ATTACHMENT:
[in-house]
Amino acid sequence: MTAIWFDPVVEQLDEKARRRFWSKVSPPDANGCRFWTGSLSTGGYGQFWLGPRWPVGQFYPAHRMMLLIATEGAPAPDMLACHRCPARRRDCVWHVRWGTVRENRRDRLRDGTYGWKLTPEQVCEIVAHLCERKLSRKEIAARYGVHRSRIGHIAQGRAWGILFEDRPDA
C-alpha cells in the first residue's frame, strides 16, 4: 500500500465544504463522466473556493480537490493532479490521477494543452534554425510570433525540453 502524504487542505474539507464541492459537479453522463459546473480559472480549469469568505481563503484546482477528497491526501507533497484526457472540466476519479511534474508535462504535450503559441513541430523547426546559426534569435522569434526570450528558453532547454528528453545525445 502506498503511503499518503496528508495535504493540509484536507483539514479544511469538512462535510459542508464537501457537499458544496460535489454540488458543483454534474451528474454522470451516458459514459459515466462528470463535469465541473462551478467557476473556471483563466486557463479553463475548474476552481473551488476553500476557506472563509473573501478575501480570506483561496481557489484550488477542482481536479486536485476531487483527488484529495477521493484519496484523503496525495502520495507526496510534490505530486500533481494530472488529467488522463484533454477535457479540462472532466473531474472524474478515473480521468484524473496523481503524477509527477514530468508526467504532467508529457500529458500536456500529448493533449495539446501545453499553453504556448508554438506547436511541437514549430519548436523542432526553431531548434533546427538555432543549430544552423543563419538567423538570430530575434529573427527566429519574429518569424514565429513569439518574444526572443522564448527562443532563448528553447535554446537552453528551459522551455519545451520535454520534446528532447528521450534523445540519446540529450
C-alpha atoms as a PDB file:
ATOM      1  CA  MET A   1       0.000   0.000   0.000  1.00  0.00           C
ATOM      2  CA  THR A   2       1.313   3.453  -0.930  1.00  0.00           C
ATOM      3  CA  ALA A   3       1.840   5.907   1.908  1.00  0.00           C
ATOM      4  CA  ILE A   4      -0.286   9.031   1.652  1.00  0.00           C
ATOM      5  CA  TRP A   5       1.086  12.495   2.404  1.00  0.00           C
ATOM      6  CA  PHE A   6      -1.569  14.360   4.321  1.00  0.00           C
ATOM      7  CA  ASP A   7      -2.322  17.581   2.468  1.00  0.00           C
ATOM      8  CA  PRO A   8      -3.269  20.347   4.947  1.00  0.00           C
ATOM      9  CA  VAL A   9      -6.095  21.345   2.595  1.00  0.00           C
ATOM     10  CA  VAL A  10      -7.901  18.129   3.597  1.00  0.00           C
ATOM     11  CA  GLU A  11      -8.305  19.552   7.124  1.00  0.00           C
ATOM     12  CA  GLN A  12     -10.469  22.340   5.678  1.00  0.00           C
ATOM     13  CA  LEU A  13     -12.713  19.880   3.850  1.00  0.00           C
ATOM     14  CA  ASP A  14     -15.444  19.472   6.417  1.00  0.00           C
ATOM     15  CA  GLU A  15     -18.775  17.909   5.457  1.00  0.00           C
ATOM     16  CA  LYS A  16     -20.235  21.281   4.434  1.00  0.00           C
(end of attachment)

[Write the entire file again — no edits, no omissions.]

[in-house]
Amino acid sequence: MTAIWFDPVVEQLDEKARRRFWSKVSPPDANGCRFWTGSLSTGGYGQFWLGPRWPVGQFYPAHRMMLLIATEGAPAPDMLACHRCPARRRDCVWHVRWGTVRENRRDRLRDGTYGWKLTPEQVCEIVAHLCERKLSRKEIAARYGVHRSRIGHIAQGRAWGILFEDRPDA
C-alpha cells in the first residue's frame, strides 16, 4: 500500500465544504463522466473556493480537490493532479490521477494543452534554425510570433525540453 502524504487542505474539507464541492459537479453522463459546473480559472480549469469568505481563503484546482477528497491526501507533497484526457472540466476519479511534474508535462504535450503559441513541430523547426546559426534569435522569434526570450528558453532547454528528453545525445 502506498503511503499518503496528508495535504493540509484536507483539514479544511469538512462535510459542508464537501457537499458544496460535489454540488458543483454534474451528474454522470451516458459514459459515466462528470463535469465541473462551478467557476473556471483563466486557463479553463475548474476552481473551488476553500476557506472563509473573501478575501480570506483561496481557489484550488477542482481536479486536485476531487483527488484529495477521493484519496484523503496525495502520495507526496510534490505530486500533481494530472488529467488522463484533454477535457479540462472532466473531474472524474478515473480521468484524473496523481503524477509527477514530468508526467504532467508529457500529458500536456500529448493533449495539446501545453499553453504556448508554438506547436511541437514549430519548436523542432526553431531548434533546427538555432543549430544552423543563419538567423538570430530575434529573427527566429519574429518569424514565429513569439518574444526572443522564448527562443532563448528553447535554446537552453528551459522551455519545451520535454520534446528532447528521450534523445540519446540529450
C-alpha atoms as a PDB file:
ATOM      1  CA  MET A   1       0.000   0.000   0.000  1.00  0.00           C
ATOM      2  CA  THR A   2       1.313   3.453  -0.930  1.00  0.00           C
ATOM      3  CA  ALA A   3       1.840   5.907   1.908  1.00  0.00           C
ATOM      4  CA  ILE A   4      -0.286   9.031   1.652  1.00  0.00           C
ATOM      5  CA  TRP A   5       1.086  12.495   2.404  1.00  0.00           C
ATOM      6  CA  PHE A   6      -1.569  14.360   4.321  1.00  0.00           C
ATOM      7  CA  ASP A   7      -2.322  17.581   2.468  1.00  0.00           C
ATOM      8  CA  PRO A   8      -3.269  20.347   4.947  1.00  0.00           C
ATOM      9  CA  VAL A   9      -6.095  21.345   2.595  1.00  0.00           C
ATOM     10  CA  VAL A  10      -7.901  18.129   3.597  1.00  0.00           C
ATOM     11  CA  GLU A  11      -8.305  19.552   7.124  1.00  0.00           C
ATOM     12  CA  GLN A  12     -10.469  22.340   5.678  1.00  0.00           C
ATOM     13  CA  LEU A  13     -12.713  19.880   3.850  1.00  0.00           C
ATOM     14  CA  ASP A  14     -15.444  19.472   6.417  1.00  0.00           C
ATOM     15  CA  GLU A  15     -18.775  17.909   5.457  1.00  0.00           C
ATOM     16  CA  LYS A  16     -20.235  21.281   4.434  1.00  0.00           C